Seven stages of grief
Seven Stages of Grief


Receiving the initial news of a loved one's sudden death can be overwhelming. The shock of it all can leave some people feeling like they're living in a fog or a dream, and they're temporarily unable to process their feelings.


When death comes suddenly, it's not unusual to believe someone has made a mistake. Some people may hold on to the hope that the deceased was just and isn't really dead. That hope fades as the reality of the situation sets in.


Trying to make bargains with God, a higher power, or the universe in order to make the death unreal is characteristic of this stage. And while most people recognize that a deceased person will not return from the dead, this stage has an underlying theme of acknowledging the death, an important step toward eventual acceptance.


In this stage, grieving people wonder if they could have done anything differently to avoid the death. "If only I would have asked him over for dinner that night," or "I should have encouraged her to go get a physical" are the types of thoughts a person in this stage might have.


Grieving people might be mad at themselves, at the deceased, or at the circumstances. Like the Bargaining Stage, this stage requires some acceptance of the death as real and is, therefore, an important step.

Depression or Helplessness

Once the fact of the death actually sinks in, a period of profound sadness will likely follow. People in this stage may display traits of depression, but this does not mean they are clinically depressed.

Acceptance and Hope

Accepting a death doesn't mean you're not sad about it or that you don't care; it simply means you have worked through your feelings and can move forward. You might move forward sad or angry, but life must go on for those left behind.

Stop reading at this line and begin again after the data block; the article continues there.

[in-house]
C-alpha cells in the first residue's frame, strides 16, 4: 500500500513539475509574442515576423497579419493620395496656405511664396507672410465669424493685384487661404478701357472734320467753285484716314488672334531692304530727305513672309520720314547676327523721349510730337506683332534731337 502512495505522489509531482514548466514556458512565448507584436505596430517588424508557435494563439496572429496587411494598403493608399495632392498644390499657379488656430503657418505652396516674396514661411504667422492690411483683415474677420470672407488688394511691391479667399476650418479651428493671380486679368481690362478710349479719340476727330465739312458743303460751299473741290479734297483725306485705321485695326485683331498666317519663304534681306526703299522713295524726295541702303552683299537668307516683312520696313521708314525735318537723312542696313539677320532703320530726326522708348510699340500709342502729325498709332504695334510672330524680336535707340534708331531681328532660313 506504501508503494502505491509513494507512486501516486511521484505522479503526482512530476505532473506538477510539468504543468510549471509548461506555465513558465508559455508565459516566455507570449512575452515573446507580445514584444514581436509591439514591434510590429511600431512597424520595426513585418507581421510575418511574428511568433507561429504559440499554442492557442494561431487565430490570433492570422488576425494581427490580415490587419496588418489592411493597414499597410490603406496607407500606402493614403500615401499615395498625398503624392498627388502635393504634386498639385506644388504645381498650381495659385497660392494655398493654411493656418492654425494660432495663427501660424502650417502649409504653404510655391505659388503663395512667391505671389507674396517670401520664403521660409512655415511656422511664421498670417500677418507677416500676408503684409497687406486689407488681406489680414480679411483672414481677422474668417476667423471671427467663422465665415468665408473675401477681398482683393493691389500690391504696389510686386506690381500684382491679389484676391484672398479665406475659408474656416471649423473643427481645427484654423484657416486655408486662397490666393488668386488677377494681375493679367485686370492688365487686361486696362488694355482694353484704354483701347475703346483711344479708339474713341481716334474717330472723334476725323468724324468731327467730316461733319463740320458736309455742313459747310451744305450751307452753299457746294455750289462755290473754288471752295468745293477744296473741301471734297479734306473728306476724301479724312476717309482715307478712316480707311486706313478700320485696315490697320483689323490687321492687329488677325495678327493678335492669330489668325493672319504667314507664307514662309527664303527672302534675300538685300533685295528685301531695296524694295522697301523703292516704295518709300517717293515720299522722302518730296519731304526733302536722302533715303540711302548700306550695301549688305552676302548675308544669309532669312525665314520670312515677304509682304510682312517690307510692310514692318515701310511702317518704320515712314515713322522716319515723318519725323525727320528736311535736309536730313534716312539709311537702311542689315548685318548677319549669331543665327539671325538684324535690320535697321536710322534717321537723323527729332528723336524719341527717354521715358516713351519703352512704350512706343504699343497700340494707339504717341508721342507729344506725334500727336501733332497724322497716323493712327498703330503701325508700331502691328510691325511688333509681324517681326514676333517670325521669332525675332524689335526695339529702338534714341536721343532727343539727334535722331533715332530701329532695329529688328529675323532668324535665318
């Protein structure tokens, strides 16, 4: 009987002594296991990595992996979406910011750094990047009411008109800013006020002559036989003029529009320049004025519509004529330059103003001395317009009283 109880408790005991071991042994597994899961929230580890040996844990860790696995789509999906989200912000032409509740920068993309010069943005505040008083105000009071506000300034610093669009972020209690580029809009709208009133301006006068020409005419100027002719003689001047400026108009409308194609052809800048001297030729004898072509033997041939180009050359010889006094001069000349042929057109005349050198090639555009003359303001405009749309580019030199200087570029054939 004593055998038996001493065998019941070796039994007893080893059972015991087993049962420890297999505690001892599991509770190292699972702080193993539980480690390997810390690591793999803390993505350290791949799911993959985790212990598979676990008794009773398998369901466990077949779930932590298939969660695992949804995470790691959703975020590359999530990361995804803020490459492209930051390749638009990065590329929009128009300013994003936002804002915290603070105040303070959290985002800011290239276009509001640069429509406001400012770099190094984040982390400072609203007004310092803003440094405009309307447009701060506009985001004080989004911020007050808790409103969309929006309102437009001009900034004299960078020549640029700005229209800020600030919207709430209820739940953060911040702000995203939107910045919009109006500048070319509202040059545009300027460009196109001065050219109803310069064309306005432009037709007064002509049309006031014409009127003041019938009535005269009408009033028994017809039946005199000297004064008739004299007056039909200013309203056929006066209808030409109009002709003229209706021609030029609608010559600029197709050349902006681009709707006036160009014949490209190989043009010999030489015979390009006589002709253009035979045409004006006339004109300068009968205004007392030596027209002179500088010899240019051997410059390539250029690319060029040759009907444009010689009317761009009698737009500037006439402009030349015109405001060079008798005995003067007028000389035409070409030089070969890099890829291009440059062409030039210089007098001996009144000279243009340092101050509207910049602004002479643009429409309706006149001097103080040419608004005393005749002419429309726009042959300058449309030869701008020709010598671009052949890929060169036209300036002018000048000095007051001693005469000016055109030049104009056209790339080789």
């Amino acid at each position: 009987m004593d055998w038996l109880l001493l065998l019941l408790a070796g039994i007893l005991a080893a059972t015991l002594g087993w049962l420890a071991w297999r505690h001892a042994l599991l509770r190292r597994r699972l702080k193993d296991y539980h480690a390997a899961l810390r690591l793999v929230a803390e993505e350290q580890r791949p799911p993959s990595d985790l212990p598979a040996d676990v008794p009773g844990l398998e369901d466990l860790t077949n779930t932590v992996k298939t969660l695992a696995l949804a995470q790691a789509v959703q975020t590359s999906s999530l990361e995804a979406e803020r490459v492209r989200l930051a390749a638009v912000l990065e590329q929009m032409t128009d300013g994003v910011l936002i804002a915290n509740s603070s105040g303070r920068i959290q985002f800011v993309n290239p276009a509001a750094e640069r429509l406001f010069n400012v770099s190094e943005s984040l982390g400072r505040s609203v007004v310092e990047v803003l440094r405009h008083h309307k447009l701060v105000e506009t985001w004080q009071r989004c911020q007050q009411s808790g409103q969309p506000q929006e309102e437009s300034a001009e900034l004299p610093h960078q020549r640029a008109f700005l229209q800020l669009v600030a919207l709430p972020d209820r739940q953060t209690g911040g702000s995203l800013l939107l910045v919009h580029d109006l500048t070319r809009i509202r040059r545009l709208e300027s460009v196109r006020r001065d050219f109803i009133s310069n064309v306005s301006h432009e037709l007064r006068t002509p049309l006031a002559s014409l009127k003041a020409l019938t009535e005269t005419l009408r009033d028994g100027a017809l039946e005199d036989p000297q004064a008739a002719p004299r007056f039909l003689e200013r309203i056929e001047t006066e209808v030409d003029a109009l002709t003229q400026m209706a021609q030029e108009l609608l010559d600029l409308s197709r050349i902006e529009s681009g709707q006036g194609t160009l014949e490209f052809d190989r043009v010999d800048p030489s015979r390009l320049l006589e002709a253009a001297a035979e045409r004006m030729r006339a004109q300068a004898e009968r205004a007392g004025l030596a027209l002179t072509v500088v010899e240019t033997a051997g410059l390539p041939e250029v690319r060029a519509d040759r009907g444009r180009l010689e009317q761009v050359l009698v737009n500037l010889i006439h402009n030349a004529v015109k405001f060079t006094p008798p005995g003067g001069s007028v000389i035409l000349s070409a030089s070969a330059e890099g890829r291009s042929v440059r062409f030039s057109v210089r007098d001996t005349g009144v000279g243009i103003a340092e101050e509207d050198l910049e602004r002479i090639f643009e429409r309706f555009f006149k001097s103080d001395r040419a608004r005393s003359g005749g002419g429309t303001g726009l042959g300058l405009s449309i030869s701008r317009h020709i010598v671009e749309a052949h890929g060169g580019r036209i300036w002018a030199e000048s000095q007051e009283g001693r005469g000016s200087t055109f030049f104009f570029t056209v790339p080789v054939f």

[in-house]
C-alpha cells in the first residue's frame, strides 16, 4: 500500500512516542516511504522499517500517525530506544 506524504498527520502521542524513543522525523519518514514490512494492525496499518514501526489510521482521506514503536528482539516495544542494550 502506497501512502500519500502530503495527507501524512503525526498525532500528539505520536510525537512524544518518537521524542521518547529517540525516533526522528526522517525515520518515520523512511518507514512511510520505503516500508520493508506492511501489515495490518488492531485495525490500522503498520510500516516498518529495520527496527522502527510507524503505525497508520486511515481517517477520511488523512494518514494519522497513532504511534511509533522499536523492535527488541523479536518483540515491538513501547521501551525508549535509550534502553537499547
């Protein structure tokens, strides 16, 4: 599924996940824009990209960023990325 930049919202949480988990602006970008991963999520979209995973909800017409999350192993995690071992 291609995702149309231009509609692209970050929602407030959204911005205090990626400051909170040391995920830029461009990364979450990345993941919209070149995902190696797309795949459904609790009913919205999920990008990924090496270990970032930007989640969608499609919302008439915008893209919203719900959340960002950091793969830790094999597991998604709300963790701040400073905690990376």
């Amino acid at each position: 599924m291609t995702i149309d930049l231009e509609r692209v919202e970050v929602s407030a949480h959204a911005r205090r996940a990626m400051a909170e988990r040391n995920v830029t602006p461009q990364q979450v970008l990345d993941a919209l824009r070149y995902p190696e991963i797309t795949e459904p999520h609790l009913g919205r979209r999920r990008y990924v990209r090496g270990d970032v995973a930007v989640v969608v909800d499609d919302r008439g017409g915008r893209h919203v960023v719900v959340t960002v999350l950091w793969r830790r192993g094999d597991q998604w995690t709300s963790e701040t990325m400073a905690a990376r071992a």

Dealing With Grief

Sometimes people find it too difficult to deal with their grief alone, and there are a number of things they can do to improve the situation. No matter which stages you experience, the following advice can help you work your way through the mourning period.

  • Allow yourself to grieve. There is no shame in crying and letting all your emotions out, no matter what those emotions are.
  • Get support. Spend time with others who share your loss. This can help lighten the burden, much like a form of group therapy.
  • Work through grief using traditions. Take part in all the traditions and rituals that go with laying someone to rest. These steps can help you work through the grief.
  • Keep an eye on your health. Stress and grief can lead to illness, so try to eat healthy, regular meals, and get as much rest as you can.
  • Seek professional help if you need it. Your personal doctor or a counselor who specializes in grief can help you put things back into proper perspective as you go through mourning.
People holding hands in comfort

Proper Mourning

Mourning is not a set process. People can feel a variety of emotions at such a stressful time, and it takes time to work through them. Just try to remember that the worst part of grief eventually passes, and you'll learn to adjust to life without your loved one. Making that adjustment doesn't mean you love that person any less; it's simply a testament to the fact that life does go on.

The Stages of Grief and How to Get Through Them